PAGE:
I watched as he climbed the structure, carefully choosing his steps and being mindful not to fall. Then, he’d choose from three available slides and come whipping down, totally excited and pleased with himself. He’d get a high five and a hug and climb up again. Wash, rinse and repeat. I suddenly became one of the drone parents who just sat there and waited while the children played. But he was having a blast, which is the important part. It’s amazing how a constant, repetitive action can be so much fun to children. As adults, we call that shit work.
One of the side effects of living a mostly reclusive existence over the past couple of years is Alex’s low tolerance for other people. If someone else has a toy he wants or is using a slide he wants to get on, he’ll be quick to show his displeasure; usually with a show of force. You may be thinking, “Most kids are like that…” And this may be true but he takes it to a whole other level. He’s also not very tolerant of other people’s noise. This is kind of ironic, given how much noise he makes himself. But he was having fun, we were out of the house and we were able to spend some time together. Nathan can get pretty clingy and it’s pretty hard doing anything with Alex without Nathan trying to interject.
As with most things in life, all good things eventually must end and this outing was no exception. Alex soon started to bump into everything and BE bumped into by everyone else. Because there always has to be someone to spoil others’ fun, there were two larger boys who were chasing each other around the play area. Although this is expected and there’s no issue with this, these two boys were bumping into everyone and even shoving other kids out of the way. I was correcting these kids and asking them to be careful of the smaller kids, since I didn’t know who their parents were or where they were.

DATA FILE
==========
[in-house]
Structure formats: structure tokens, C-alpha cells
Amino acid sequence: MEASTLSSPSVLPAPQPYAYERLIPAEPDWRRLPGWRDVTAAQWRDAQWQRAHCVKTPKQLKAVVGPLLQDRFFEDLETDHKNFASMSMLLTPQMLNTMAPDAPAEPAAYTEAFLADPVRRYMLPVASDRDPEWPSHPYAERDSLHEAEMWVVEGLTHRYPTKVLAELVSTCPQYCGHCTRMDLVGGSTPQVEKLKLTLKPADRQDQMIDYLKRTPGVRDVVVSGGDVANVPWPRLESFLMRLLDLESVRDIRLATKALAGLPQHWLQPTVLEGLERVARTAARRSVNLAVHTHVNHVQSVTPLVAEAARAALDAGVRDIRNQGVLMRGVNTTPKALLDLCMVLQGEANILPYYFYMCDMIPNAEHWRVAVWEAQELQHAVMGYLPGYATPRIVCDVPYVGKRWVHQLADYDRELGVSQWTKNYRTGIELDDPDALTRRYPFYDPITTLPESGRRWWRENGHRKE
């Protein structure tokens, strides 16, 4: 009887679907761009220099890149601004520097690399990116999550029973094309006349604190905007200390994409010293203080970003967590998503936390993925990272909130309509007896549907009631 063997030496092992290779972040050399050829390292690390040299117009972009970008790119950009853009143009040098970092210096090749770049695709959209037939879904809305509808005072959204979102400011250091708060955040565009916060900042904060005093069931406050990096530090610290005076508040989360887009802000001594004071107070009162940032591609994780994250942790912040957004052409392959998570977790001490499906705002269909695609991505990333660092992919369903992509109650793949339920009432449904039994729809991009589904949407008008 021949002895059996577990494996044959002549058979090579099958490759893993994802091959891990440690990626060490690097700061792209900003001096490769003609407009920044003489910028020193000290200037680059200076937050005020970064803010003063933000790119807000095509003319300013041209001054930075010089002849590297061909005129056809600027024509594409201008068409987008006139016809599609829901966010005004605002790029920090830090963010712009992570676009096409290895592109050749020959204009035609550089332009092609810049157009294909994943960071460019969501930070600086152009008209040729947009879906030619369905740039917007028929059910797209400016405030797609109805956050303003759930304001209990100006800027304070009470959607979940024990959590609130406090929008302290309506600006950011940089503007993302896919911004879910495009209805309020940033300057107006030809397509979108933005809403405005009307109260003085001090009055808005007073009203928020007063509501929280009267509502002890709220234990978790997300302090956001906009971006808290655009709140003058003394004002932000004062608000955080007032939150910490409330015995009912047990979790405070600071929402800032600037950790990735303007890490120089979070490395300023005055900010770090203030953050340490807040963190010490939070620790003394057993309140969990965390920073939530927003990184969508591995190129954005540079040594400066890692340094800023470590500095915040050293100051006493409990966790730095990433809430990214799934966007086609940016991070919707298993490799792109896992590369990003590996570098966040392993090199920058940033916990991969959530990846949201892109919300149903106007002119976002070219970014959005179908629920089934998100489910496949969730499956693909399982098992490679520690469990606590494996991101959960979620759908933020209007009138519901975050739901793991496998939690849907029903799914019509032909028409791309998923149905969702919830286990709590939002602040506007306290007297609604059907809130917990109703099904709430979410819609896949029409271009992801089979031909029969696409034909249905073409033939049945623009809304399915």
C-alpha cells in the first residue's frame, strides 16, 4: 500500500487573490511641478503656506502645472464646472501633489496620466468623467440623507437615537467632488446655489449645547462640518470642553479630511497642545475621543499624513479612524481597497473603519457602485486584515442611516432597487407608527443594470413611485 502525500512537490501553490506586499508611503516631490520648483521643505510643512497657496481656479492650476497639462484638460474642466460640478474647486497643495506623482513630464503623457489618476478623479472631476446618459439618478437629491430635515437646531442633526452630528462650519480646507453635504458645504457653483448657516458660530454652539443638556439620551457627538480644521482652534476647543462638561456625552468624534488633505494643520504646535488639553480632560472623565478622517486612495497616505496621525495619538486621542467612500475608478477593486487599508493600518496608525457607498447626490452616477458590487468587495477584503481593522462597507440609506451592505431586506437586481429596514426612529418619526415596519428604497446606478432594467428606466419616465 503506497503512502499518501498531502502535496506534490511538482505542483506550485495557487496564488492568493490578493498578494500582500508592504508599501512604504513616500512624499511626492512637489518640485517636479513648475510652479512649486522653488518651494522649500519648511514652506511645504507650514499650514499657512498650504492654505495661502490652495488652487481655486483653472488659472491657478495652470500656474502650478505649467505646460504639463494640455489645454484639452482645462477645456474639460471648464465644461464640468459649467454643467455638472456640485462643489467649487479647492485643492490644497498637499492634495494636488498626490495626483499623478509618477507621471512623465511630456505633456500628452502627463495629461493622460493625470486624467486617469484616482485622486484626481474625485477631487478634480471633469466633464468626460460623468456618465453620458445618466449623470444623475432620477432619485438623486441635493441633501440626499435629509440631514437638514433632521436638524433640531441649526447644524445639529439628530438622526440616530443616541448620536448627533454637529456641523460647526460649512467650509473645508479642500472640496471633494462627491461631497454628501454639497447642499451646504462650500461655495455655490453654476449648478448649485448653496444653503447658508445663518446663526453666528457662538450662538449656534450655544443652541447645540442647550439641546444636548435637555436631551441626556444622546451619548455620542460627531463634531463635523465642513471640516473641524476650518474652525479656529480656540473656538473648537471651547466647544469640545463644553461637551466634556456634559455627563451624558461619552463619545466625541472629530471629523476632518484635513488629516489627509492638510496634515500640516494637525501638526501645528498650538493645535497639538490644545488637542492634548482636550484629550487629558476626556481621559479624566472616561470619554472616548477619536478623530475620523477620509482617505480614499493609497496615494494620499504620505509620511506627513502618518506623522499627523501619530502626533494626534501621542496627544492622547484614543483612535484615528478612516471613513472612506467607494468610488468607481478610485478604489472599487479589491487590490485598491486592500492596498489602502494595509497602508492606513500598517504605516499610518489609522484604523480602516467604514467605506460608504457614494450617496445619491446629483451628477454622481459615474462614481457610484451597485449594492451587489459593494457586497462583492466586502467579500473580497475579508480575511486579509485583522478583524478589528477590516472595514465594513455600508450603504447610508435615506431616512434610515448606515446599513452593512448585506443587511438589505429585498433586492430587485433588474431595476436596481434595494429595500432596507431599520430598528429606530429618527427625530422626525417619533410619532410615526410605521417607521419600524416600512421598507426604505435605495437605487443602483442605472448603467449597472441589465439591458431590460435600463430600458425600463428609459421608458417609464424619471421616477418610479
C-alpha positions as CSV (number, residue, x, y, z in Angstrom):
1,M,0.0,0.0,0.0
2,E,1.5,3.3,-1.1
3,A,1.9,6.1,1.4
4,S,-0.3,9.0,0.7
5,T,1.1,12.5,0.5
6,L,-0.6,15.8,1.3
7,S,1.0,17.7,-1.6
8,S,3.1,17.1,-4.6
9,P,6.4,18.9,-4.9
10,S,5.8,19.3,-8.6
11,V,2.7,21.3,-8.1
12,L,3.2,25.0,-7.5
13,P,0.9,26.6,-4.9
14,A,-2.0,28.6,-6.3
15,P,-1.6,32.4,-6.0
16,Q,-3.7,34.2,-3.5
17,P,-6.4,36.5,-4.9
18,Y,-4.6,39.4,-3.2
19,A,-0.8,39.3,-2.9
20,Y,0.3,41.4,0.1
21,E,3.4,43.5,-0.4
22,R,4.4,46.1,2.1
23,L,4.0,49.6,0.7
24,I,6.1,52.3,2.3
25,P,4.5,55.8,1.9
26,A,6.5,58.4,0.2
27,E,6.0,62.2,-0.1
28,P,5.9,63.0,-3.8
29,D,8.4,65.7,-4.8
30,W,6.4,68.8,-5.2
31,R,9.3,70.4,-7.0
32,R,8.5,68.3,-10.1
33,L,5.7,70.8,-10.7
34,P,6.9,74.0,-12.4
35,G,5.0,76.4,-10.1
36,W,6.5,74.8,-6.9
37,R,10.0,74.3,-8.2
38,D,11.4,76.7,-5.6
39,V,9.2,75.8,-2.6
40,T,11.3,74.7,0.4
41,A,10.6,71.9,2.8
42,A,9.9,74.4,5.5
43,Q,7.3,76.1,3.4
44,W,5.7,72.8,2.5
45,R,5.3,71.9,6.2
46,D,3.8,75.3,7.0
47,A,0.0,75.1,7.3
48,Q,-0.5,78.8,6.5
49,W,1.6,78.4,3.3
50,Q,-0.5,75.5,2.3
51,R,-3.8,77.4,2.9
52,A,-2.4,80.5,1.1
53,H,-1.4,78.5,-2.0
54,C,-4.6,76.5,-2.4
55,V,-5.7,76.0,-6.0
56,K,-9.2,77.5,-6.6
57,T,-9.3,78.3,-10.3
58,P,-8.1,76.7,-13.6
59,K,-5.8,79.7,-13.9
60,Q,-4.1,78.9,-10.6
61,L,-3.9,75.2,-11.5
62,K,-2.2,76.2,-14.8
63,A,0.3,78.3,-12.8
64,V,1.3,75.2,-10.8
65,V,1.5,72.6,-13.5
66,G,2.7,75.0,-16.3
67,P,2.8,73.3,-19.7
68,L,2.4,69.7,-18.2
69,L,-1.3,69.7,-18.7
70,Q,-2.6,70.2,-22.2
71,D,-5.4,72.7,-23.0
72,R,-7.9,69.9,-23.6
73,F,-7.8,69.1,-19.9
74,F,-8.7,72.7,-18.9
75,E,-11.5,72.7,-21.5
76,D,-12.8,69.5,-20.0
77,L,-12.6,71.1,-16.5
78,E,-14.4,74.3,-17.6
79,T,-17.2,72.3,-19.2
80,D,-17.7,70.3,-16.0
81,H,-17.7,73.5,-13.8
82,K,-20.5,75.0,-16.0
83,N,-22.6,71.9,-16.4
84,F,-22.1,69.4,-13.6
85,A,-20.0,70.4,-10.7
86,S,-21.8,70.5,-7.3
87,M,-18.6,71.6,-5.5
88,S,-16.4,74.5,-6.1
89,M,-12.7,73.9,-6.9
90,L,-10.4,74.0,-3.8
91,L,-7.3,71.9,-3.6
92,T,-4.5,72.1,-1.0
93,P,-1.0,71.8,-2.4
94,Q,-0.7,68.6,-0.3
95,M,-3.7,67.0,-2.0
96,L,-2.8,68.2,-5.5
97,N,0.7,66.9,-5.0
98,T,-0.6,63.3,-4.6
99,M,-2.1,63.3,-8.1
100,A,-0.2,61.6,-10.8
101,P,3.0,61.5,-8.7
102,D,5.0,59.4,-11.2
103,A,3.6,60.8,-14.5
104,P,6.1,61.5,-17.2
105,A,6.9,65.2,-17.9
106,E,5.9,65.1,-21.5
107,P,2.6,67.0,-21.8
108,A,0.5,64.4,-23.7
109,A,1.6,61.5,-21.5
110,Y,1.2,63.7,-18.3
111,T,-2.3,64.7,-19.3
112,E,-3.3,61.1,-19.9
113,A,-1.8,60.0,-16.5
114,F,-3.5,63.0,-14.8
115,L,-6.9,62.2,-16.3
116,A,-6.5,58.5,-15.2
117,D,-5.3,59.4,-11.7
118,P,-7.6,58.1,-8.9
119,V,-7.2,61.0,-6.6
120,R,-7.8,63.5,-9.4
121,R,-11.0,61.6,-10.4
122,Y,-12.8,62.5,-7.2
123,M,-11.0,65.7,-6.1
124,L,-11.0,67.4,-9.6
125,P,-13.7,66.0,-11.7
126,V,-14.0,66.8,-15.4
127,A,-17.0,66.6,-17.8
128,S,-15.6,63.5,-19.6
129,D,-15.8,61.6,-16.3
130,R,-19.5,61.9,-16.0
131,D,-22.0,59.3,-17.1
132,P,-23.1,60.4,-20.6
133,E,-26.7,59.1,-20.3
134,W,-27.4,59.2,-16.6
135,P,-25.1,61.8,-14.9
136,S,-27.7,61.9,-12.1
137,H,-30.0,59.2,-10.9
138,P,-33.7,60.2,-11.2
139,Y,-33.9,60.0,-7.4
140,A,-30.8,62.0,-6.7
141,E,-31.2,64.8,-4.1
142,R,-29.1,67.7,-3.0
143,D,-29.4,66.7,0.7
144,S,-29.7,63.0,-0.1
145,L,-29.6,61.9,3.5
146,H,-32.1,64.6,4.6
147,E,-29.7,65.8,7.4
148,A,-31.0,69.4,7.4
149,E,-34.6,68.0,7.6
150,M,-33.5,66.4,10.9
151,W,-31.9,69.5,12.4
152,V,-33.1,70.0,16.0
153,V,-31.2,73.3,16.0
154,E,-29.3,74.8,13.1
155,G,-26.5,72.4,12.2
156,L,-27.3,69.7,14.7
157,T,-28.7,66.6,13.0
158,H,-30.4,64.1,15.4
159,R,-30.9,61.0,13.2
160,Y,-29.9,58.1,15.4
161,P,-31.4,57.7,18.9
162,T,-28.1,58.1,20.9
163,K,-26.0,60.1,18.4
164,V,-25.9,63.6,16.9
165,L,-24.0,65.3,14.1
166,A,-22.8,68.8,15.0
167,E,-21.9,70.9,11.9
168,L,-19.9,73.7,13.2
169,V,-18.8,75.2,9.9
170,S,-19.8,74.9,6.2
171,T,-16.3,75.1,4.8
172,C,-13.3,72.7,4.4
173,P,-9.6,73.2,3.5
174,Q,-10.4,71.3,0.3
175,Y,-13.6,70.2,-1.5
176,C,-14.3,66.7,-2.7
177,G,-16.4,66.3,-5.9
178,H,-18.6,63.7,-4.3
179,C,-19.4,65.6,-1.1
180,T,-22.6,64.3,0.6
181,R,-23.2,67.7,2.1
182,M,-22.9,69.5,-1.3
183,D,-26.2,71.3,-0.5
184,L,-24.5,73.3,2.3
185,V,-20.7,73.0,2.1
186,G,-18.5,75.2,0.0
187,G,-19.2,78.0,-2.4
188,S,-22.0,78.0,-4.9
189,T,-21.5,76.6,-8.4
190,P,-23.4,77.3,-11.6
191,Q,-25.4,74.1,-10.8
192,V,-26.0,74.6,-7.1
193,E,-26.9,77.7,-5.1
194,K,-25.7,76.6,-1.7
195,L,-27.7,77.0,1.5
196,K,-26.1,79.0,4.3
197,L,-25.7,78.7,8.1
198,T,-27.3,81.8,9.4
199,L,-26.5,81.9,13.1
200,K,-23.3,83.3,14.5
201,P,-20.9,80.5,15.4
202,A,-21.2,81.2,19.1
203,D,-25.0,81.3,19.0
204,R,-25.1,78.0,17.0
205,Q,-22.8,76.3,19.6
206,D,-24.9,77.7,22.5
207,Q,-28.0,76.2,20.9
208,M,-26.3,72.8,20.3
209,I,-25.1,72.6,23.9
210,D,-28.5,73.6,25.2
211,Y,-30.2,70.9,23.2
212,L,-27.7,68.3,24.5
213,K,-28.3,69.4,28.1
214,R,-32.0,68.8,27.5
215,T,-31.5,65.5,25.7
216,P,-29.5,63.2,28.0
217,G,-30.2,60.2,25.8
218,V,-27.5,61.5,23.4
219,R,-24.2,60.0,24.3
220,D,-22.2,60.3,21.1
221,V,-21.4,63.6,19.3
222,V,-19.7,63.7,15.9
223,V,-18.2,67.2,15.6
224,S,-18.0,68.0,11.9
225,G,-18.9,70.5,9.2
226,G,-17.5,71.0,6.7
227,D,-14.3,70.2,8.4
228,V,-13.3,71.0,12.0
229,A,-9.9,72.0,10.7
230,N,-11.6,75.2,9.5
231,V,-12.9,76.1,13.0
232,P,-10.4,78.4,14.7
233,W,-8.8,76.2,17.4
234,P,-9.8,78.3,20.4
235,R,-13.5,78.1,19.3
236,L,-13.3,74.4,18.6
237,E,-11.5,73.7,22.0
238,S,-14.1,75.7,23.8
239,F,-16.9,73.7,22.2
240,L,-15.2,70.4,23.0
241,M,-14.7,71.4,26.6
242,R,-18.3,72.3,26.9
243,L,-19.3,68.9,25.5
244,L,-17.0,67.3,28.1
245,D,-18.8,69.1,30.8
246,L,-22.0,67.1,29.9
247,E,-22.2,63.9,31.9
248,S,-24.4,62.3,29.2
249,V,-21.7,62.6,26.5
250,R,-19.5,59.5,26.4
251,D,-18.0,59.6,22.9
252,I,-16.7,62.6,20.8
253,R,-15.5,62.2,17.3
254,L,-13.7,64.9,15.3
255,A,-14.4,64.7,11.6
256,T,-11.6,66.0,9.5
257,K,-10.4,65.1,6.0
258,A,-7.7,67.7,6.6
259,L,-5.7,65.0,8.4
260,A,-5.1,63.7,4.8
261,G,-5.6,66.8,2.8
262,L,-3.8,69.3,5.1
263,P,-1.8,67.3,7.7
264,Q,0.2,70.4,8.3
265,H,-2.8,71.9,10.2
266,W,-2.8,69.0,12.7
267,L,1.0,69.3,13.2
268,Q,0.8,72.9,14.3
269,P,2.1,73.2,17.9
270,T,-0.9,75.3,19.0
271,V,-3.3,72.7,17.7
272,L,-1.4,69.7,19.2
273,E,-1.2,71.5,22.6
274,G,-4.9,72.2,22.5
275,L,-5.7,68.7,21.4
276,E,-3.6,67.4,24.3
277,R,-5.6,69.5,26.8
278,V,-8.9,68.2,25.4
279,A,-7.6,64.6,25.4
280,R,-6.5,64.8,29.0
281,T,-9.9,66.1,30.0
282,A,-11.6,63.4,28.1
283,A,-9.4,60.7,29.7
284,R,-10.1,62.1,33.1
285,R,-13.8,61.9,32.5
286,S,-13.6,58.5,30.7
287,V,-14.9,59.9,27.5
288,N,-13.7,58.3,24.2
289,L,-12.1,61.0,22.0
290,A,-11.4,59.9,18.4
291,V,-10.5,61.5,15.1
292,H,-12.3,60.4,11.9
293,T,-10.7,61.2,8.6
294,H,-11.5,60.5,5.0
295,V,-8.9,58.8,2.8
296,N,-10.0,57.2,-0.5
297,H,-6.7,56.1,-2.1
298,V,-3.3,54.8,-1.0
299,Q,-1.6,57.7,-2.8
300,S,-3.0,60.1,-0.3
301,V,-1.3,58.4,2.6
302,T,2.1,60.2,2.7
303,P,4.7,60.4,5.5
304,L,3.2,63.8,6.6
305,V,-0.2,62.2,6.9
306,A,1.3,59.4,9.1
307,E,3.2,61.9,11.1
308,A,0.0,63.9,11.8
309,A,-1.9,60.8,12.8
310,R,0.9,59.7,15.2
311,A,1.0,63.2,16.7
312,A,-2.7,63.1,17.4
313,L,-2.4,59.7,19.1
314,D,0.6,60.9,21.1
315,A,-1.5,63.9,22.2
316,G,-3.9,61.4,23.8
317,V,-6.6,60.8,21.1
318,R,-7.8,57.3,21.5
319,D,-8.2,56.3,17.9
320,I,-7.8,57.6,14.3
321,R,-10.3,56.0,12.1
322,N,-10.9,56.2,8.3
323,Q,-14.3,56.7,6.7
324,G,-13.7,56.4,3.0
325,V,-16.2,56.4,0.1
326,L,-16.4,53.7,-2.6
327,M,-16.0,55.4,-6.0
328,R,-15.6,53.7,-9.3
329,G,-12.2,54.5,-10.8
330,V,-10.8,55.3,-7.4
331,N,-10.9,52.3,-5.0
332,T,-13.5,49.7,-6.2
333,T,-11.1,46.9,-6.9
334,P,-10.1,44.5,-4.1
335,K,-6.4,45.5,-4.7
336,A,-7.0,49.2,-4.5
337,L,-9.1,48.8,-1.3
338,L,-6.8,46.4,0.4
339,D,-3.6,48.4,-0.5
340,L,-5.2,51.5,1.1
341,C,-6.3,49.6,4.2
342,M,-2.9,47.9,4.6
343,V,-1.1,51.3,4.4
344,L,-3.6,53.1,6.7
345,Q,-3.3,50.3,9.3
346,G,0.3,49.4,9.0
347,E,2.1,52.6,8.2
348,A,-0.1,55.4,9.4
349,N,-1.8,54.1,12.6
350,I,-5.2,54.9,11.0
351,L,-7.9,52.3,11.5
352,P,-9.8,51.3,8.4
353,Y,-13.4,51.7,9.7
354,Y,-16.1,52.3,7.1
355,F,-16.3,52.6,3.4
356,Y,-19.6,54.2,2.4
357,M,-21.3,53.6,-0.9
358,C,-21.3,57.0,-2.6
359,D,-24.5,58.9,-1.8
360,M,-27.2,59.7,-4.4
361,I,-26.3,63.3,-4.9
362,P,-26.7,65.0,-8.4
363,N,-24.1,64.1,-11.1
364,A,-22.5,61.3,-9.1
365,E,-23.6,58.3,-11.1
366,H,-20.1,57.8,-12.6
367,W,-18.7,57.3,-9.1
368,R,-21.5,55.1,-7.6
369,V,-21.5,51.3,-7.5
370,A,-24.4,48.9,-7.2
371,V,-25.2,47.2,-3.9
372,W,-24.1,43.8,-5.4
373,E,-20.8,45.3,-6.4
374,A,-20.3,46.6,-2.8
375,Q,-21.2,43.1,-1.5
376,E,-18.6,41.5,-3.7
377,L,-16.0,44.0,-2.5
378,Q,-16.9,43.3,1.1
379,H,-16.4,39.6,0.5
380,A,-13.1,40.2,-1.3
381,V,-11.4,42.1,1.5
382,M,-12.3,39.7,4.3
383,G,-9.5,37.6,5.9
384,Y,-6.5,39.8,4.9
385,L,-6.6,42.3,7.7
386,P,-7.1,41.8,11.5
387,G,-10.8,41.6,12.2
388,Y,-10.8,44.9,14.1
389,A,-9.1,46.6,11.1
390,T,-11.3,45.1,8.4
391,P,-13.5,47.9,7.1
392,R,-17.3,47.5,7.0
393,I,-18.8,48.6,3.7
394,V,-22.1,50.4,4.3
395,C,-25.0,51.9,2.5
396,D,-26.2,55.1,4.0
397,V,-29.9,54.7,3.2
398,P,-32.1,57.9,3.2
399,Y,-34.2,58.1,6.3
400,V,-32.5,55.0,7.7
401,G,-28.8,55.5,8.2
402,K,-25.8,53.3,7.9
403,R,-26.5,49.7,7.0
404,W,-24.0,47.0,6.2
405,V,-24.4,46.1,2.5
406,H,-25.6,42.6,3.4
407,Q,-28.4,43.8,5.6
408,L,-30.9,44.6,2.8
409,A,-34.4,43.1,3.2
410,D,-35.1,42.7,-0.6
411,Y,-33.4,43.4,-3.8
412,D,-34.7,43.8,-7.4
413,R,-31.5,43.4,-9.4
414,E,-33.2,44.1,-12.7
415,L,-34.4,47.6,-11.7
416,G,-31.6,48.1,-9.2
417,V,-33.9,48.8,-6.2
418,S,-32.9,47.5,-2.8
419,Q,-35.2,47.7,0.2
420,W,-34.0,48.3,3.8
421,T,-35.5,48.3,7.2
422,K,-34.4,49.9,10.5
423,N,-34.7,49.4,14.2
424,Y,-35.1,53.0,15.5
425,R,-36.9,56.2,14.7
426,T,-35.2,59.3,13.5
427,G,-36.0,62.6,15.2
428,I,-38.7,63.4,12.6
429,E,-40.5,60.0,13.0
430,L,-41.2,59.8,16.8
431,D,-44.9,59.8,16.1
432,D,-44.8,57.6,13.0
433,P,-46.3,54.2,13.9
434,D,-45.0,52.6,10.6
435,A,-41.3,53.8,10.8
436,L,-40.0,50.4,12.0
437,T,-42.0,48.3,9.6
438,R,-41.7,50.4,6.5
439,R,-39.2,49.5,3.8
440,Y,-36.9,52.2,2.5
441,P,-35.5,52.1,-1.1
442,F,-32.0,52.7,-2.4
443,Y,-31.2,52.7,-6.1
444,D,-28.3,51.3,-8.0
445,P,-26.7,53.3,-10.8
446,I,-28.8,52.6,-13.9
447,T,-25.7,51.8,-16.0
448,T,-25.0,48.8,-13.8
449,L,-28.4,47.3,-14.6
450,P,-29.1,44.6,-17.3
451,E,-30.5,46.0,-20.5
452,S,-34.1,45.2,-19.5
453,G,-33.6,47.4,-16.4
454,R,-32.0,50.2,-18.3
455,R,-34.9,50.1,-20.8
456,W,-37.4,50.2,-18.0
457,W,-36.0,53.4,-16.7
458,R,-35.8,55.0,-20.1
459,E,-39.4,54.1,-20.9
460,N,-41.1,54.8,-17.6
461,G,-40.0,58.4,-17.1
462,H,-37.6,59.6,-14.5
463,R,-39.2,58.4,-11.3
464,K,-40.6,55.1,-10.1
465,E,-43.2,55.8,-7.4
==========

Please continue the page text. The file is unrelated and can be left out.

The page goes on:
Inevitably, it finally happened. While Alex was trotting along towards a corner, the two larger boys came around said corner and knocked him clean off his feet. Since the floor is carpeted concrete, it stands to reason that it hurt and Alex started crying like someone stole the last curly fry off his lunch tray. I was understandably pissed and I started berating these two little bastards for inflicting harm upon my second-born. Alex clung to me like his life depended on it and one of the fathers finally showed up and started giving me crap for scolding his kid. MAYBE IF YOU’D BEEN WATCHING YOUR KID… (breathes deeply to calm himself).
We left after that, especially since I noticed that the boys carried on as though nothing had happened. Besides, we had been there for a couple of hours and had loads of fun. He was starting to get tired and was probably headed towards nap time. Time flies by far too fast… I remember doing such things with Nathan when he was a toddler and now he’s a grown kid! Those baby years go by far too fast. It’s important to enjoy them while we can. Food for thought… ☯️
One thought on “A Bit Of Bruised Legs Never Killed Anyone…”
Thank you for sharing. I think the parental expression of these childhood moments that pass to fast is actually an expression of our reluctance to be in any moment fully and completely. The hear and now is eternal but our thoughts are perceived as momentary and therefore pass in an instant. But I still wish my daughter was younger again and she is only 6 🙂